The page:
It is commonly claimed that women on average earn less than men. For example, The Expert Witness Newsletter Spring 2002 says that, “In 1967, womenâ€™s earnings were approximately 58 percent of menâ€™s earnings. By 1997, womenâ€™s earnings were approximately 73 percent of menâ€™s earnings.”
Feminists commonly blame these raw statistics on “male control” and “oppression of females”, without looking at legitimate economic reasons for the gap – especially any differences in female behavior that might help explain the gap.
Economists typically note that much of the remaining wage gap between the groups is explained by the career choices of women who as a group disproportionately take time off for child rearing, putting them behind men of the same age in their career.
Turns out there may be another explanation. Women may be getting lower pay because the jobs they are doing aren’t equal work (on average):
The overwhelming majority of dangerous jobs are held by men, who accounted for 93 percent of all workplace fatalities last year while comprising 54 percent of the overall workforce.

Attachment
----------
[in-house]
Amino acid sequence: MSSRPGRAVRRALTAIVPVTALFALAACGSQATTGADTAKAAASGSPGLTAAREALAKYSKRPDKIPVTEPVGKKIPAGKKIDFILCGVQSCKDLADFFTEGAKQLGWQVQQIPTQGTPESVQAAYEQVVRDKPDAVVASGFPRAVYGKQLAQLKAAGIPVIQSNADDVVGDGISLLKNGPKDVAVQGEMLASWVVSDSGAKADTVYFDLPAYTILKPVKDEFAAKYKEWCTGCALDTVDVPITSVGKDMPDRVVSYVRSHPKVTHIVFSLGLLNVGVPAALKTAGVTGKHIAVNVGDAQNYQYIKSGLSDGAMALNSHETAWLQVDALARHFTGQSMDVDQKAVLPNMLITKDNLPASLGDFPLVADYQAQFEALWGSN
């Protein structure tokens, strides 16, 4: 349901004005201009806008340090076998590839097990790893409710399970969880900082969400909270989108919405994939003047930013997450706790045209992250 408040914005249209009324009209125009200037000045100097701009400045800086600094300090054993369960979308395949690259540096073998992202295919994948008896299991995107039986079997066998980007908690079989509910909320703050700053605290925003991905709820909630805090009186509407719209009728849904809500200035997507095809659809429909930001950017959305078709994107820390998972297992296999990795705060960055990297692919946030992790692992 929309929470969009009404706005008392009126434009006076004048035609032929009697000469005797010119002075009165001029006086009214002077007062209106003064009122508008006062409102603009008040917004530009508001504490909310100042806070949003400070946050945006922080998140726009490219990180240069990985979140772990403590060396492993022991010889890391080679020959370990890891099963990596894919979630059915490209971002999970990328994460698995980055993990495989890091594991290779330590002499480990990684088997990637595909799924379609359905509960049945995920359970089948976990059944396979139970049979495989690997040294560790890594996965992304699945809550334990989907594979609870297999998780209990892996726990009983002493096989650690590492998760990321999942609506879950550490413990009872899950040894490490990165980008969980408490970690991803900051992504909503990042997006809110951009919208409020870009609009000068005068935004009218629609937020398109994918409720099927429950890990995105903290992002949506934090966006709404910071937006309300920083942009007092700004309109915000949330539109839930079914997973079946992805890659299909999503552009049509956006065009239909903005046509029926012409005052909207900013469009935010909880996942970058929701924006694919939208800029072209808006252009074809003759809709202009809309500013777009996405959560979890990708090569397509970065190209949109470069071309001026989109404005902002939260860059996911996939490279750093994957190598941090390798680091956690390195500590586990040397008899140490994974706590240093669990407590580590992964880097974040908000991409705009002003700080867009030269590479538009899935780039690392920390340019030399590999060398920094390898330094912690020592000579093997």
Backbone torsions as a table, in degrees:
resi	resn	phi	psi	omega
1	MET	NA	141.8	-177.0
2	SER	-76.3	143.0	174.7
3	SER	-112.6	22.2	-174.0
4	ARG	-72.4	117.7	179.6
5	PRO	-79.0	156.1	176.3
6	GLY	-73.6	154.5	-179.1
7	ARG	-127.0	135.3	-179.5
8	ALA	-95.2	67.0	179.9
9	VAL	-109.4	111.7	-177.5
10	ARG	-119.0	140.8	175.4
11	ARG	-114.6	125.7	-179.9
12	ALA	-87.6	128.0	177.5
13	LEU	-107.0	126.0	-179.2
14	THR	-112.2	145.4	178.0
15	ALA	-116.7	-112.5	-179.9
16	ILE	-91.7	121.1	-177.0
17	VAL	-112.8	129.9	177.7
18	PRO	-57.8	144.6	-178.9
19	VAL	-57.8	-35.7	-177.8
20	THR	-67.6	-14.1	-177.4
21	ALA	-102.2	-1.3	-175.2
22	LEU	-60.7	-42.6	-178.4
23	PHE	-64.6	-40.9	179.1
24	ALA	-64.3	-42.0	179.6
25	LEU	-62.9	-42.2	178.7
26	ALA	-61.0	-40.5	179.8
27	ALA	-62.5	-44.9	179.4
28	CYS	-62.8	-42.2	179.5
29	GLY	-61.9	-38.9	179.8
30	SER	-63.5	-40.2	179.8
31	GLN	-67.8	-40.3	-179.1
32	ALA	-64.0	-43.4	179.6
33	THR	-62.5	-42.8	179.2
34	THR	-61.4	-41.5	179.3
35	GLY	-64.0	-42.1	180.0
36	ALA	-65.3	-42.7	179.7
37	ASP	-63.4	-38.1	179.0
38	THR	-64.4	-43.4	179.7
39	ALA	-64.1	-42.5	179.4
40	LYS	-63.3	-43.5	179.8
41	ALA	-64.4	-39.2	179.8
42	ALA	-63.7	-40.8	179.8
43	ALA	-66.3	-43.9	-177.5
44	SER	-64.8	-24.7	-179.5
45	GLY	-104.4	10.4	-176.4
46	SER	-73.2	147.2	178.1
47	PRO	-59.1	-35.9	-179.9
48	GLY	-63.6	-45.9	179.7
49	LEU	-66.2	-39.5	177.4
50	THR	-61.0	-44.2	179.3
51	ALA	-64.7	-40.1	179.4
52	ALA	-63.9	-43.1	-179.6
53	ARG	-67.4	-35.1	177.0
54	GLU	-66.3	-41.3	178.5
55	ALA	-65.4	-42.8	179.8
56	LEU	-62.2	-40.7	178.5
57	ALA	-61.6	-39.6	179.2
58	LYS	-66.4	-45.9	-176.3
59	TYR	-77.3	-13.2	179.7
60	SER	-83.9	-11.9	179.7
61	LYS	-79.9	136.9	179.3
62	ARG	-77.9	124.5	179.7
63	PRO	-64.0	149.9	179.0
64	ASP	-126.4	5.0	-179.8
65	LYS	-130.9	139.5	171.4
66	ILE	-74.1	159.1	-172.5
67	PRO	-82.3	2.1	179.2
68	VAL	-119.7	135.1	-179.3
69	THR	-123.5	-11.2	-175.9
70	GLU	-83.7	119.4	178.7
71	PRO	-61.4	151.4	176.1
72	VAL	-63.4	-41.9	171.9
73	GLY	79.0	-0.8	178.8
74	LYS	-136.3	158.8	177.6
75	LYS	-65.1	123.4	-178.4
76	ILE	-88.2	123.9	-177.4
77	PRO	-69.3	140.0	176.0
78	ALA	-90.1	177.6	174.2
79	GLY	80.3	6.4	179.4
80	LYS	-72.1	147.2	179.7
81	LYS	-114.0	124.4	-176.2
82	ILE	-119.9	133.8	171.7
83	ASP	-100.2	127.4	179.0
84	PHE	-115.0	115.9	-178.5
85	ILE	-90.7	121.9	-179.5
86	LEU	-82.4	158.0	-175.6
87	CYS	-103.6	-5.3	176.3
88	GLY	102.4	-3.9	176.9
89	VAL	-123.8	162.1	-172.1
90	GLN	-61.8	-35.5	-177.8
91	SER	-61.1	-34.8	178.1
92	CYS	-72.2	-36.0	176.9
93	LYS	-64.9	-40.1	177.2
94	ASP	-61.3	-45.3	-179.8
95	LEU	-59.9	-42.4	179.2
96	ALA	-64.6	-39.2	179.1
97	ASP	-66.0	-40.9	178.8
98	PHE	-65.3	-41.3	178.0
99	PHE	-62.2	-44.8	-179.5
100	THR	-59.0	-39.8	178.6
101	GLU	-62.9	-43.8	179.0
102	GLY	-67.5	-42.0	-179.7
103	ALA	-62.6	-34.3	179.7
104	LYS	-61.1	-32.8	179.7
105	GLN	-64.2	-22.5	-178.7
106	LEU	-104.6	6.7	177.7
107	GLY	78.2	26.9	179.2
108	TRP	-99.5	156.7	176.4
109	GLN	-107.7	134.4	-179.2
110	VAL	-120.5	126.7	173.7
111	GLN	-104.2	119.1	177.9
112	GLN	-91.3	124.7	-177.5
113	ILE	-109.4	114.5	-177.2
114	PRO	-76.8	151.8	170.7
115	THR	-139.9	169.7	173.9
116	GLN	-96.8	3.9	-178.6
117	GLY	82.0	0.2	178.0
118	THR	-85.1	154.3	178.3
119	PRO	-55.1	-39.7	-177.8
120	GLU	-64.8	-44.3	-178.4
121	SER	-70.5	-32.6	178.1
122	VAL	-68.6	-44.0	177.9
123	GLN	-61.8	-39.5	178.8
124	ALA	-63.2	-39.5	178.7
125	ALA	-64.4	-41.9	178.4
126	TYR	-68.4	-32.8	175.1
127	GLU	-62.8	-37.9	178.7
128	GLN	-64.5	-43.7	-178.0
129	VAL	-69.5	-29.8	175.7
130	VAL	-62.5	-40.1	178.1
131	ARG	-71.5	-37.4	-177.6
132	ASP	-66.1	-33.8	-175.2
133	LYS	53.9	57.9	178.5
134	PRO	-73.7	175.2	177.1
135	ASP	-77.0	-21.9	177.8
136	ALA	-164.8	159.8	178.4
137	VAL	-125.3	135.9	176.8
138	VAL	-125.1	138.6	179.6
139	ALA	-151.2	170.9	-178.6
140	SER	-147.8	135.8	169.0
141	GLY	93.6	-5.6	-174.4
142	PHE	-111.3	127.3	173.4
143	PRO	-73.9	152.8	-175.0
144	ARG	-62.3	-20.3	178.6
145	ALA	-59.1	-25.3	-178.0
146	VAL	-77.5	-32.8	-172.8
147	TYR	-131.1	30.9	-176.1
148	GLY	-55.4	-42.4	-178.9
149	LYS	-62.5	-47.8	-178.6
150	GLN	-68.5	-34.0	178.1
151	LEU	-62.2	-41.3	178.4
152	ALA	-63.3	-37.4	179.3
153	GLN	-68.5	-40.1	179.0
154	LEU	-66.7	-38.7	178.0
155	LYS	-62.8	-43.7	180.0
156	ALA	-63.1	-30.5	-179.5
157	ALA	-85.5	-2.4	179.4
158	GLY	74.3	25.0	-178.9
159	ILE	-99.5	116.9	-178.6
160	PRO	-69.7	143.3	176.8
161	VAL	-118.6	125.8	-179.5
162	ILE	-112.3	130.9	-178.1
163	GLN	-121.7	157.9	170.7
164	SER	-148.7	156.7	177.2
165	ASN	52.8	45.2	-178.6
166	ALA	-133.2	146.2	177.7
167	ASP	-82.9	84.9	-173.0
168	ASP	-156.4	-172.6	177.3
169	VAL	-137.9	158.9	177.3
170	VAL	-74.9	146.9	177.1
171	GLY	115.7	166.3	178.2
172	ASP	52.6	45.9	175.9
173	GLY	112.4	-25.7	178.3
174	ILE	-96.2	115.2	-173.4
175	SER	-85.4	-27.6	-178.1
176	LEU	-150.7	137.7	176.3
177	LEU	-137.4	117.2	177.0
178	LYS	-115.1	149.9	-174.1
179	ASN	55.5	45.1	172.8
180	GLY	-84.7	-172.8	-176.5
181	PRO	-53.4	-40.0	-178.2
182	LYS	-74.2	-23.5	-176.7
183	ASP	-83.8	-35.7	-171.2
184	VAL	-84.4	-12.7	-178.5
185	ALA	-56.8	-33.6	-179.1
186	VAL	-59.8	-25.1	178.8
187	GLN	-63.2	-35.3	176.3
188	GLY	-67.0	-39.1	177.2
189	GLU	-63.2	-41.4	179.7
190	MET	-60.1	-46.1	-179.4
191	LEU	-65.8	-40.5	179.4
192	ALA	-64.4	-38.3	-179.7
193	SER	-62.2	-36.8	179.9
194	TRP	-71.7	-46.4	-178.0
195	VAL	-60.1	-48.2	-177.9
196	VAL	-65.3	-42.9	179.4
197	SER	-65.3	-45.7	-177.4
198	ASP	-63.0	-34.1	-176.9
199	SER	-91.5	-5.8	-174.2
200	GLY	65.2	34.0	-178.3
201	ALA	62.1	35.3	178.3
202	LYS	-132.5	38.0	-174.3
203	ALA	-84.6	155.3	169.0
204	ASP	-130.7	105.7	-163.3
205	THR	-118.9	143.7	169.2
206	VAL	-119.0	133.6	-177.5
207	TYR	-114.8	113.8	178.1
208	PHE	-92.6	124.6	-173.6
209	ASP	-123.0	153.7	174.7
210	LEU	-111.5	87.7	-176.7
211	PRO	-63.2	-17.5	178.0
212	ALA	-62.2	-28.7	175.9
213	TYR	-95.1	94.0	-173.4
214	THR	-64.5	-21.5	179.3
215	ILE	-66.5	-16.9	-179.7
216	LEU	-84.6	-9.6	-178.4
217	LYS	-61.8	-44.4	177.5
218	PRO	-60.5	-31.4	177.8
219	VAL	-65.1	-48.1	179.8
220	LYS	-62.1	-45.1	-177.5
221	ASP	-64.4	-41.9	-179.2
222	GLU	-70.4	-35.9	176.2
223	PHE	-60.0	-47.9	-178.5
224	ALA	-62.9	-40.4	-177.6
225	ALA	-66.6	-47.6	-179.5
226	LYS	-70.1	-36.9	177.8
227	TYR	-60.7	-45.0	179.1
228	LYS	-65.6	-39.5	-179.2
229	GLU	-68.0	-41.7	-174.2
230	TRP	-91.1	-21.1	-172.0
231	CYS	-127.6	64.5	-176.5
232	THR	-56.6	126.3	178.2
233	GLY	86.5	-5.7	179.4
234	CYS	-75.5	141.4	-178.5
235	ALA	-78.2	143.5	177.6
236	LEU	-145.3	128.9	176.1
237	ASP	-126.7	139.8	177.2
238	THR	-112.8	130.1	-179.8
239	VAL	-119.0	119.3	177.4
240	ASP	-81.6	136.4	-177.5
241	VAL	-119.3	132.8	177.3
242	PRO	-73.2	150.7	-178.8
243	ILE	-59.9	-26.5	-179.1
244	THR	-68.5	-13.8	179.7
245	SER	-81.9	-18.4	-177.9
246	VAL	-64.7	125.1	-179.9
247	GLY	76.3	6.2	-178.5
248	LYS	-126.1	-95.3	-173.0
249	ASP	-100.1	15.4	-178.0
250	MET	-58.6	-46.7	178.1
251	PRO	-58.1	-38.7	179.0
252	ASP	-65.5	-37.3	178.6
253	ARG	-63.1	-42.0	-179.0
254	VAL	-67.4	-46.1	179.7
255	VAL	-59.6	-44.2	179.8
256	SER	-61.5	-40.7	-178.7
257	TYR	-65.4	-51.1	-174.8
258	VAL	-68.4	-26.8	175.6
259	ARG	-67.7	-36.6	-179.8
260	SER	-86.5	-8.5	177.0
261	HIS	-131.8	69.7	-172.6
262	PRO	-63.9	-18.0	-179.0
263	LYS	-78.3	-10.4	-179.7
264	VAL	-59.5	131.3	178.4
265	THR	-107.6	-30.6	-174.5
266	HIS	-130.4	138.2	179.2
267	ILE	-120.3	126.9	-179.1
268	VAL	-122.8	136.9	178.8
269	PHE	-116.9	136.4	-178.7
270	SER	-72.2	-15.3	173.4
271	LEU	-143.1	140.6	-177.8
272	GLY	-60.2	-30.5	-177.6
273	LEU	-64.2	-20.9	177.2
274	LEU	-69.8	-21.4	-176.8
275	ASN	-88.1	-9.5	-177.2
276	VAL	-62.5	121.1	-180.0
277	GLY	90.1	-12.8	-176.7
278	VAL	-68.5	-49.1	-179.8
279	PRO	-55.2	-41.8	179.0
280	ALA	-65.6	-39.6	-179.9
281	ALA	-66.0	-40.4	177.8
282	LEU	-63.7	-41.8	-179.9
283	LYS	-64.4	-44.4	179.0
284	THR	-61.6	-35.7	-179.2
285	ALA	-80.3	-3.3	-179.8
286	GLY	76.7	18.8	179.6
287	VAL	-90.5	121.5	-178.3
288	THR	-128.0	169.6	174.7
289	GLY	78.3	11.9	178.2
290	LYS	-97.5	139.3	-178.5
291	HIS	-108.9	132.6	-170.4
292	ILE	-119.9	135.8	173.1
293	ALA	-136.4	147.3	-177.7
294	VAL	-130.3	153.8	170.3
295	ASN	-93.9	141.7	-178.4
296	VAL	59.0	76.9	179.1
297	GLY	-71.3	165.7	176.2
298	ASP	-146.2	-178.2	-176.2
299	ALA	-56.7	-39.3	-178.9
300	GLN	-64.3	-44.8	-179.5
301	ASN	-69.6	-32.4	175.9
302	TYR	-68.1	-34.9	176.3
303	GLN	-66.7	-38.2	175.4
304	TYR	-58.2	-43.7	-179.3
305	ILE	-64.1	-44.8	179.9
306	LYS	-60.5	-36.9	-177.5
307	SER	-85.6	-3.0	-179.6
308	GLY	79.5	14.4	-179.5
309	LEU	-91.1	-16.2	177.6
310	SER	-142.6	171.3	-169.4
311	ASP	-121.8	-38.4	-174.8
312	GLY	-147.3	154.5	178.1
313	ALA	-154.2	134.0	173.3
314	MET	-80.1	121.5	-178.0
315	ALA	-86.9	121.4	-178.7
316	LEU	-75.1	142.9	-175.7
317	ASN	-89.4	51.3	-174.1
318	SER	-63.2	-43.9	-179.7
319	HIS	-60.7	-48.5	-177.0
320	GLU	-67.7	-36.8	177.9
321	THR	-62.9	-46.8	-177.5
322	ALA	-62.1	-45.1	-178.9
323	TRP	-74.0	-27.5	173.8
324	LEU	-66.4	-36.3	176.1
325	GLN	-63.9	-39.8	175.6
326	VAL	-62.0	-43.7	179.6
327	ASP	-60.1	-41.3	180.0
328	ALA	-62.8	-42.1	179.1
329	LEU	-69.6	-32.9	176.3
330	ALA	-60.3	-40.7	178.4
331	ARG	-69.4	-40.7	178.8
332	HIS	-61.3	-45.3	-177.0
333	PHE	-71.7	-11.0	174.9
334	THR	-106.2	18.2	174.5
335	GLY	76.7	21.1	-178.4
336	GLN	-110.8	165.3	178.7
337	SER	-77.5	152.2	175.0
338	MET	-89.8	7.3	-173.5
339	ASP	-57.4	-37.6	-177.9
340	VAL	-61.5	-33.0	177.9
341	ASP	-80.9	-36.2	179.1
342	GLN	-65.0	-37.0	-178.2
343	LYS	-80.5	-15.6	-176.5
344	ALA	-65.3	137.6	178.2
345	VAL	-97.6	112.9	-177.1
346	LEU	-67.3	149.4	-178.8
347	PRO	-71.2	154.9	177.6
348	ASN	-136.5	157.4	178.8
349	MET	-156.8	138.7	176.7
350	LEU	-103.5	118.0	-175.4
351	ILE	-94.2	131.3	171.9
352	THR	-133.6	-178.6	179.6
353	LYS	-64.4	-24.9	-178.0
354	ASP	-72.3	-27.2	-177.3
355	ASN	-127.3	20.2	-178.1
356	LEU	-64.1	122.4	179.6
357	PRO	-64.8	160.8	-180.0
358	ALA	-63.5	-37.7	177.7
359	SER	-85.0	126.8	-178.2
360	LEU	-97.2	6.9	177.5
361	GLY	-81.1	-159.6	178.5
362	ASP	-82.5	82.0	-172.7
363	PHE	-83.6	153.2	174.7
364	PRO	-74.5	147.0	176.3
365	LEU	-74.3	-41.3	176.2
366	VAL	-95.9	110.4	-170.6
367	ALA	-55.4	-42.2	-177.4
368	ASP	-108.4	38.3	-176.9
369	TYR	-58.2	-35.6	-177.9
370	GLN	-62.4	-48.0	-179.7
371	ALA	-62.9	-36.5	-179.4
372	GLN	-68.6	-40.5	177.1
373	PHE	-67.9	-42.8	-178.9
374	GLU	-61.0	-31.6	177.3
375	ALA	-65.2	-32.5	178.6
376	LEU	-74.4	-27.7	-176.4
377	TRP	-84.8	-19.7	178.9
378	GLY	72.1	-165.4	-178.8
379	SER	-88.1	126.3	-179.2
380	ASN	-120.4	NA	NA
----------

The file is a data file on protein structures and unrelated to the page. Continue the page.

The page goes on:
What are these dangerous “male dominated” jobs? Things like commercial fishing, truck driving, farming, traveling sales, ranching. More danger should, everything else equal, mean higher pay than safer jobs with similar skill levels. (Of course, some men seek dangerous jobs precisely because of the challenge and that probably helps lower the minimum wage rate where men will accept those positions, compared to women.)
The irony is that to the extent the wage gap is driven by men taking more dangerous jobs that pay more, the reason men are in those jobs may be that they set a lower price on their own lives than women. Women, as a group, choose the lower paying jobs since the more dangerous jobs don’t pay enough for them to accept the risk.